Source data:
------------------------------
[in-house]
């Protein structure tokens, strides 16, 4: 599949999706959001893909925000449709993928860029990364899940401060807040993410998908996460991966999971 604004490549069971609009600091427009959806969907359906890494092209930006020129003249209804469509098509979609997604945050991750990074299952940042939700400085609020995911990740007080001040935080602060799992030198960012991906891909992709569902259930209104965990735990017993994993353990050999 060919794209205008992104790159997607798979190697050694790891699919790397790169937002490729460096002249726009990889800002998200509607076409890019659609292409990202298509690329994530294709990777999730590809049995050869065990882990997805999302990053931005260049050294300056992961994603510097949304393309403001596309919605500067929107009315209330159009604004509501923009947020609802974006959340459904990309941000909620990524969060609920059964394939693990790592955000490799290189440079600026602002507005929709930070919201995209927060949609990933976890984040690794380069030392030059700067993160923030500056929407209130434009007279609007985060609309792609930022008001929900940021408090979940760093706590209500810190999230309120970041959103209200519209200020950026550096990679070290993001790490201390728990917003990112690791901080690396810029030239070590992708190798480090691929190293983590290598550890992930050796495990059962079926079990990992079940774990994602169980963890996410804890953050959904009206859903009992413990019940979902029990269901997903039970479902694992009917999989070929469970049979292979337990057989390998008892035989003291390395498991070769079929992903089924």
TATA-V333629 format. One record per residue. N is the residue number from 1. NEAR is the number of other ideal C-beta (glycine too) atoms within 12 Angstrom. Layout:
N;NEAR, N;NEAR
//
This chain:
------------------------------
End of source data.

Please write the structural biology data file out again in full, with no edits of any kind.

[in-house]
């Protein structure tokens, strides 16, 4: 599949999706959001893909925000449709993928860029990364899940401060807040993410998908996460991966999971 604004490549069971609009600091427009959806969907359906890494092209930006020129003249209804469509098509979609997604945050991750990074299952940042939700400085609020995911990740007080001040935080602060799992030198960012991906891909992709569902259930209104965990735990017993994993353990050999 060919794209205008992104790159997607798979190697050694790891699919790397790169937002490729460096002249726009990889800002998200509607076409890019659609292409990202298509690329994530294709990777999730590809049995050869065990882990997805999302990053931005260049050294300056992961994603510097949304393309403001596309919605500067929107009315209330159009604004509501923009947020609802974006959340459904990309941000909620990524969060609920059964394939693990790592955000490799290189440079600026602002507005929709930070919201995209927060949609990933976890984040690794380069030392030059700067993160923030500056929407209130434009007279609007985060609309792609930022008001929900940021408090979940760093706590209500810190999230309120970041959103209200519209200020950026550096990679070290993001790490201390728990917003990112690791901080690396810029030239070590992708190798480090691929190293983590290598550890992930050796495990059962079926079990990992079940774990994602169980963890996410804890953050959904009206859903009992413990019940979902029990269901997903039970479902694992009917999989070929469970049979292979337990057989390998008892035989003291390395498991070769079929992903089924």
TATA-V333629 format. One record per residue. N is the residue number from 1. NEAR is the number of other ideal C-beta (glycine too) atoms within 12 Angstrom. Layout:
N;NEAR, N;NEAR
//
This chain: